Archaeologists have discovered a second henge at Stonehenge, described as the most exciting find there in 50 years.
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Archaeologists unearth Neolithic henge at Stonehenge

Archaeologists unearth Neolithic henge at Stonehenge

Archaeologists unearth Neolithic henge at Stonehenge

Archaeologists have discovered a second henge at Stonehenge, described as the most exciting find there in 50 years.  The circular ditch surrounding a smaller circle of deep pits about a metre (3ft) wide has been unearthed at the world-famous site in Wiltshire.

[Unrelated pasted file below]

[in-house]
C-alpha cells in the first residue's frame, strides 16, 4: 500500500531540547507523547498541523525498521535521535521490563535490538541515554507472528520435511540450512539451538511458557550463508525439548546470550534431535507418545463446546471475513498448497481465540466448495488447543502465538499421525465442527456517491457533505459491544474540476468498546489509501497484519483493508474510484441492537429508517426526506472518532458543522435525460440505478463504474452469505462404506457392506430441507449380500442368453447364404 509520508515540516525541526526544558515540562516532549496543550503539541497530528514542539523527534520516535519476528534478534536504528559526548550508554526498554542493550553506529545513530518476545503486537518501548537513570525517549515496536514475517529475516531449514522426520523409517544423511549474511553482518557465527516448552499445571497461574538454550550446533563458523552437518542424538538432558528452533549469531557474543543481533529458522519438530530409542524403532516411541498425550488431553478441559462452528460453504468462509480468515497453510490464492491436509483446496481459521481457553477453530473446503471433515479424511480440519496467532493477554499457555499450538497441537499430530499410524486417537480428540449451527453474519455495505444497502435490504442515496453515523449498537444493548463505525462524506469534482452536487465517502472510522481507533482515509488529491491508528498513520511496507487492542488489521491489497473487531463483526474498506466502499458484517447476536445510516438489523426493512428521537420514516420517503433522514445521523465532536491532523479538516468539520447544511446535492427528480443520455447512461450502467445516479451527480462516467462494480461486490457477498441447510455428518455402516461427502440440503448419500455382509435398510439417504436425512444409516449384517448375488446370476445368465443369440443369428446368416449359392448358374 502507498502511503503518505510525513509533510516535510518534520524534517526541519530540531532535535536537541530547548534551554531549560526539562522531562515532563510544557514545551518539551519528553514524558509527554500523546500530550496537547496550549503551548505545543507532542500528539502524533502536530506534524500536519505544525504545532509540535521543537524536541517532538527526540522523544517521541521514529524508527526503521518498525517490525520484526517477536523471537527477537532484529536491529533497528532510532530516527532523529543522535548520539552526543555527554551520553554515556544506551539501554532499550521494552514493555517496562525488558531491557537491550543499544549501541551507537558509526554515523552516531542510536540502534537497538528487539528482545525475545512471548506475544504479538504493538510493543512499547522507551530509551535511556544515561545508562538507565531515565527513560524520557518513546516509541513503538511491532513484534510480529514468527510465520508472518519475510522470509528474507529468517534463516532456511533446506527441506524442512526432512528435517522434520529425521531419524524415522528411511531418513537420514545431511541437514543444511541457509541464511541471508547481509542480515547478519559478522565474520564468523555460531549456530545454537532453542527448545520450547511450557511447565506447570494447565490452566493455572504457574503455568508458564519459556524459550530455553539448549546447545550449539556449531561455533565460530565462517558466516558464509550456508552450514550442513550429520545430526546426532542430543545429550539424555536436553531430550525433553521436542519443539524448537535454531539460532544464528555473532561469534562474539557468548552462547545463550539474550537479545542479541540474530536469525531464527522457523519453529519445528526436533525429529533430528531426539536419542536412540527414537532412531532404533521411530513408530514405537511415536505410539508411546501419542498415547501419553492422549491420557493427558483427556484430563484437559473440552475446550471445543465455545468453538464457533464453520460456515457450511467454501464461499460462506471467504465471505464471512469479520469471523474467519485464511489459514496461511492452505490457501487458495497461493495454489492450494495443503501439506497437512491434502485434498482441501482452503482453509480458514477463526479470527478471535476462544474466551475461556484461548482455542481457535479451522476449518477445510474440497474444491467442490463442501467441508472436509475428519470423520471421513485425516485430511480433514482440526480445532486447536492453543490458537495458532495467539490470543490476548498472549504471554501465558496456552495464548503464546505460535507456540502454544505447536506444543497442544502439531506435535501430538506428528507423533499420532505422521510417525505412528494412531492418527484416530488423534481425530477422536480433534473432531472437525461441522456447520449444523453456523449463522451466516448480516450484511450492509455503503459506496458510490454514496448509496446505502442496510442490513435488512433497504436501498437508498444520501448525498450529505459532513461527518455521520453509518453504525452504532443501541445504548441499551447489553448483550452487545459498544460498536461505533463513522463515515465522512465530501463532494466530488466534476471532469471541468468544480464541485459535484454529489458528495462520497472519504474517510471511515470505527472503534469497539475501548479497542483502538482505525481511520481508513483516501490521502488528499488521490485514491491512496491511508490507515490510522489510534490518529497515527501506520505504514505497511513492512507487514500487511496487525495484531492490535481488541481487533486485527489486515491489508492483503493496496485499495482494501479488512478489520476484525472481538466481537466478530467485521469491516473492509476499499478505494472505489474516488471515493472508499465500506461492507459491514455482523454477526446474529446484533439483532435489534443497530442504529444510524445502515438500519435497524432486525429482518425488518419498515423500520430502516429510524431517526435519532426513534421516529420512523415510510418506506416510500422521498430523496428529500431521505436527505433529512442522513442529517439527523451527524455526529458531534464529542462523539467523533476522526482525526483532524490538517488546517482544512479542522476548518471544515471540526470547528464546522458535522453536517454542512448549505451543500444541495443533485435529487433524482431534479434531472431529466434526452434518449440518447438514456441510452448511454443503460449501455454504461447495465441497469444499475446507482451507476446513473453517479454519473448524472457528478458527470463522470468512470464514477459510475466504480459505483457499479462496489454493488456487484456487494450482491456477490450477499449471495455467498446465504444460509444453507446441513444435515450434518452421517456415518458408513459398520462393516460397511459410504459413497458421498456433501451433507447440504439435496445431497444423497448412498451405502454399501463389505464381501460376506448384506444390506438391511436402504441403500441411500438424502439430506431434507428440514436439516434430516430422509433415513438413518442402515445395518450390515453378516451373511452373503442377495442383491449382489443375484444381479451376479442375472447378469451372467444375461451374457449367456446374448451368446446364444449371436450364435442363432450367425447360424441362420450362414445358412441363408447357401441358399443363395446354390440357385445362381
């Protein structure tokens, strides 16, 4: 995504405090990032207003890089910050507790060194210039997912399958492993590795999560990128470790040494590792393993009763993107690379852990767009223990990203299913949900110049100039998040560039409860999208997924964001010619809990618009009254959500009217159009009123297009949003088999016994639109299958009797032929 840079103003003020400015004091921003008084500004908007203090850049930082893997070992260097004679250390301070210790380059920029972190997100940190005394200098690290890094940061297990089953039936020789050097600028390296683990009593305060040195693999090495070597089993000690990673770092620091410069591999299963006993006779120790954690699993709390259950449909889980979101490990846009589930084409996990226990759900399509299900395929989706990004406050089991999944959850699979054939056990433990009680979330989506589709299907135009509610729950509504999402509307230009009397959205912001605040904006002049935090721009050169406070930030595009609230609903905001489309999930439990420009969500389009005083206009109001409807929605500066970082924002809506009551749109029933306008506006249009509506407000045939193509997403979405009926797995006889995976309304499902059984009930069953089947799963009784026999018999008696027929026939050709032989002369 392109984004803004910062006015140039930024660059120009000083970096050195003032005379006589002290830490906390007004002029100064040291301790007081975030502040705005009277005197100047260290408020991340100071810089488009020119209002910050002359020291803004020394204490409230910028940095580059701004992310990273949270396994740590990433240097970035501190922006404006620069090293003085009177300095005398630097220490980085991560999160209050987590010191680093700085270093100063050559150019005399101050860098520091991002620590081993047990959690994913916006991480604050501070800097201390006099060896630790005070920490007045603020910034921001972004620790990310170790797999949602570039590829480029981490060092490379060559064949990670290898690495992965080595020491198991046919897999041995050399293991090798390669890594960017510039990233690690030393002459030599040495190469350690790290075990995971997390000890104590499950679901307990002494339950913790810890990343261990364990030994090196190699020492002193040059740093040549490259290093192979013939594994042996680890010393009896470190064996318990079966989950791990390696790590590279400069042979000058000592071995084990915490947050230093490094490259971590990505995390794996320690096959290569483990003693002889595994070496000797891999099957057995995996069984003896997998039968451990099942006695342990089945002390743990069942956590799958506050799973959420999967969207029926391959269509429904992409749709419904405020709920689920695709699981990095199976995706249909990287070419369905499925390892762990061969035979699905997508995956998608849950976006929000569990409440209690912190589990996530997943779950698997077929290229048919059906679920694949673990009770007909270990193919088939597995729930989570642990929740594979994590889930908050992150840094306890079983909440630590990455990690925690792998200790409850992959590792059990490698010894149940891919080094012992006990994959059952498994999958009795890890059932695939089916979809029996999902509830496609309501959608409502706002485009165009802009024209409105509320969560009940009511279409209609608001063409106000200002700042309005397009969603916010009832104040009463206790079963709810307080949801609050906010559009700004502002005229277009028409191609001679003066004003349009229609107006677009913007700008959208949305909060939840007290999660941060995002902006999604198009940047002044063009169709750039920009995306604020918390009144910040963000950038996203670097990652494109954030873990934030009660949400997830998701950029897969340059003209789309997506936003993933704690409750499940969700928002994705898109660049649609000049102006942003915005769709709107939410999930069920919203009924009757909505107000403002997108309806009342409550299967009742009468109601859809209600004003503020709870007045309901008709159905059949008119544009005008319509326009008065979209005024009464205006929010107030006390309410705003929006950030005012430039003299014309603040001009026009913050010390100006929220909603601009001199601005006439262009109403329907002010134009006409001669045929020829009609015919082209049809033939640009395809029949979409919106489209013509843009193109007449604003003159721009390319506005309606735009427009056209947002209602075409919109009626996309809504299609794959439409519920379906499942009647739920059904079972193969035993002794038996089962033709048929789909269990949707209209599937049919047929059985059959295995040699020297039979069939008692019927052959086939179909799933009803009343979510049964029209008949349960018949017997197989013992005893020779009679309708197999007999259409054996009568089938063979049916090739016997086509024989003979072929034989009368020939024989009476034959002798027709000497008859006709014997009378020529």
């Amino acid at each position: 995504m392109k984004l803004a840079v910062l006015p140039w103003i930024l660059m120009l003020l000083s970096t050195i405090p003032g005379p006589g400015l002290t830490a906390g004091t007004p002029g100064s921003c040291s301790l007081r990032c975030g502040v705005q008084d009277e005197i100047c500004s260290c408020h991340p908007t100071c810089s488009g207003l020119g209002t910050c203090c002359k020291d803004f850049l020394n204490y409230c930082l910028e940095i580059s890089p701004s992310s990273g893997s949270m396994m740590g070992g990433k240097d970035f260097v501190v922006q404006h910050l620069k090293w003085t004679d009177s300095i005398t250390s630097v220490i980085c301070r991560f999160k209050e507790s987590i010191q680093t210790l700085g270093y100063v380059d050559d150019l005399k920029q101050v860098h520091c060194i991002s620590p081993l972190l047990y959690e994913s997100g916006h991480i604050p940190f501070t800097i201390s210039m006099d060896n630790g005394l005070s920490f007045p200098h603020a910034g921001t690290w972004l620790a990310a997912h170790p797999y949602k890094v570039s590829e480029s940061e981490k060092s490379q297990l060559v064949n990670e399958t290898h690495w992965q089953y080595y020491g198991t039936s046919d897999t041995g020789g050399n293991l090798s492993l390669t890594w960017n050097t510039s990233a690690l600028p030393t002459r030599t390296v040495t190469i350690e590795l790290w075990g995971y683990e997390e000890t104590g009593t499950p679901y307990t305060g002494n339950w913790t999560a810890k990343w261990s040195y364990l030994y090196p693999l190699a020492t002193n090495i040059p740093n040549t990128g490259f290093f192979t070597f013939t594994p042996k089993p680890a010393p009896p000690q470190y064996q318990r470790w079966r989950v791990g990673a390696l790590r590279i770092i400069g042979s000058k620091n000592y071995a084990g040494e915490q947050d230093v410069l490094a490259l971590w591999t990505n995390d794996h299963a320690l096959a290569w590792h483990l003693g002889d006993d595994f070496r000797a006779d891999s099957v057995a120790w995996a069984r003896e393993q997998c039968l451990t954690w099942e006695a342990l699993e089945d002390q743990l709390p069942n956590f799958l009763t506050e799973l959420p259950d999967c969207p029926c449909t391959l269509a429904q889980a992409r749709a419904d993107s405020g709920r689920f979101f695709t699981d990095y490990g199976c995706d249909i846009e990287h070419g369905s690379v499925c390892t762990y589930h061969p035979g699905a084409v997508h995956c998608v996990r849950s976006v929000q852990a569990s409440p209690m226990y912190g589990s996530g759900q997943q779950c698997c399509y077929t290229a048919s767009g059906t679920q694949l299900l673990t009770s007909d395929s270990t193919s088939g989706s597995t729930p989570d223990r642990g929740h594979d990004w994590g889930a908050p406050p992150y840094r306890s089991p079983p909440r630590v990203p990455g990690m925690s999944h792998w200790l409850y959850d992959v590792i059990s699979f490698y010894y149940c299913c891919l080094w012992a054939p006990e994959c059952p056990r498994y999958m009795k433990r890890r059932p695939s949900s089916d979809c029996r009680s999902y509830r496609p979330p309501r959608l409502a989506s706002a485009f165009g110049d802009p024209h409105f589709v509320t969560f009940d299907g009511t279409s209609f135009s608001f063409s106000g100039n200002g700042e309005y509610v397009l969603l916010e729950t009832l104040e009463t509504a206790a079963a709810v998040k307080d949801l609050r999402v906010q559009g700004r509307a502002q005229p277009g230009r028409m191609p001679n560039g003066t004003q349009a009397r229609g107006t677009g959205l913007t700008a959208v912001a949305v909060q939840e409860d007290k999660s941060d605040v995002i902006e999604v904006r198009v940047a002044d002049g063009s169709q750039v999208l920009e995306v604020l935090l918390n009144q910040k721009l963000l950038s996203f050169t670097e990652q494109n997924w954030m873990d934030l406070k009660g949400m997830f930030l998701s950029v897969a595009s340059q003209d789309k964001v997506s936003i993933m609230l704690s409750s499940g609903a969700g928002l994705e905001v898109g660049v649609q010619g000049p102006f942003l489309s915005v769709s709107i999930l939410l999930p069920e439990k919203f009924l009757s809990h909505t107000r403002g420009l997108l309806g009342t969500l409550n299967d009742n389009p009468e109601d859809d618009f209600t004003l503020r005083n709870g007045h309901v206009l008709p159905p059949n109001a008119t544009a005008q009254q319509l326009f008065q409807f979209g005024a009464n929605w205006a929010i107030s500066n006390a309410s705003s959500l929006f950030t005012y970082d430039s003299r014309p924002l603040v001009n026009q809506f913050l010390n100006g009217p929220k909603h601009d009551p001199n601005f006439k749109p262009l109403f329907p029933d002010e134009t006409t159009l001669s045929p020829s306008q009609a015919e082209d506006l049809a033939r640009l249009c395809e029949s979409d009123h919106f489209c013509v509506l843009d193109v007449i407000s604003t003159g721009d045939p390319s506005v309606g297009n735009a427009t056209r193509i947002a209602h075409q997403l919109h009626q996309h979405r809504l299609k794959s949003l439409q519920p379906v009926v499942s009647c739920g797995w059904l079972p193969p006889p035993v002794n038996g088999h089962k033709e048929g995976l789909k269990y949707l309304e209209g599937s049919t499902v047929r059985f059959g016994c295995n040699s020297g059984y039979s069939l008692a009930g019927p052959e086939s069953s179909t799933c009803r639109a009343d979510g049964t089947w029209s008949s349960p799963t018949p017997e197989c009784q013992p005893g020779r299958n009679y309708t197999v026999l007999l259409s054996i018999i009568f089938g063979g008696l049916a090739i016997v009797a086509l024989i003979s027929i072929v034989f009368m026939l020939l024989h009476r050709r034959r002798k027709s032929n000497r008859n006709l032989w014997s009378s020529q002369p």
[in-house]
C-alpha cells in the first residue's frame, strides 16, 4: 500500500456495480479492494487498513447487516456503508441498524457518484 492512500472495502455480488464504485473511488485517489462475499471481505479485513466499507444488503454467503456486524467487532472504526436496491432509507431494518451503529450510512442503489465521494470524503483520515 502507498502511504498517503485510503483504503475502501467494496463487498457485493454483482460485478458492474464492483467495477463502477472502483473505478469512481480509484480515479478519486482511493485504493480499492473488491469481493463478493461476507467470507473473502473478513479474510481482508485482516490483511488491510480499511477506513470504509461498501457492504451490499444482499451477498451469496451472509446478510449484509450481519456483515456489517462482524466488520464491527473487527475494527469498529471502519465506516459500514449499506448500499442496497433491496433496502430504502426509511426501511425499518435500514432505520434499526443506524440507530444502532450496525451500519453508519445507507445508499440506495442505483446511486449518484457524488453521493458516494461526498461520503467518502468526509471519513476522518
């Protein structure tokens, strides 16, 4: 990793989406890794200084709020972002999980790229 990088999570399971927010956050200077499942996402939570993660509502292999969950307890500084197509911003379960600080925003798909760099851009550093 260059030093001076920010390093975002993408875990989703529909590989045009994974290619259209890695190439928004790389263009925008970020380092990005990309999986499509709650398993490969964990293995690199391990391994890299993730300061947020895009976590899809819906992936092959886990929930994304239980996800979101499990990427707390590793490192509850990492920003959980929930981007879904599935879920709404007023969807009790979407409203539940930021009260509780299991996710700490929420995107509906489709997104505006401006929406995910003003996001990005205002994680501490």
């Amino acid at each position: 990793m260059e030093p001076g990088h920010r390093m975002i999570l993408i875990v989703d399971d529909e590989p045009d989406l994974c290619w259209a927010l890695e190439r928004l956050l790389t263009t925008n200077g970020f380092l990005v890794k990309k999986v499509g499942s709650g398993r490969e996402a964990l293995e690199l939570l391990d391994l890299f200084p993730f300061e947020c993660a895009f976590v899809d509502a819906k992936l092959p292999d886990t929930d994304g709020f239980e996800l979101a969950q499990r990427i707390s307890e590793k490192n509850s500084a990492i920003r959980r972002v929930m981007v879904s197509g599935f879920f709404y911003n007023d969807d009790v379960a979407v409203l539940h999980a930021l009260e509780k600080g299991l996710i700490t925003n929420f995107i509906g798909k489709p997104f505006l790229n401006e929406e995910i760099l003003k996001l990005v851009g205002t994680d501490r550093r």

Archaeologists conducting a multi-million pound study believe timber posts were in the pits.  Project leader Professor Vince Gaffney, from the University of Birmingham, said the discovery was exceptional.

The new "henge" - which means a circular monument dating to Neolithic and Bronze Ages - is situated about 900m (2,950ft) from the giant stones on Salisbury Plain.

Images show it has two entrances on the north-east and south-west sides and inside the circle is a burial mound on top which appeared much later, Professor Gaffney said.

Full Story: BBC News »

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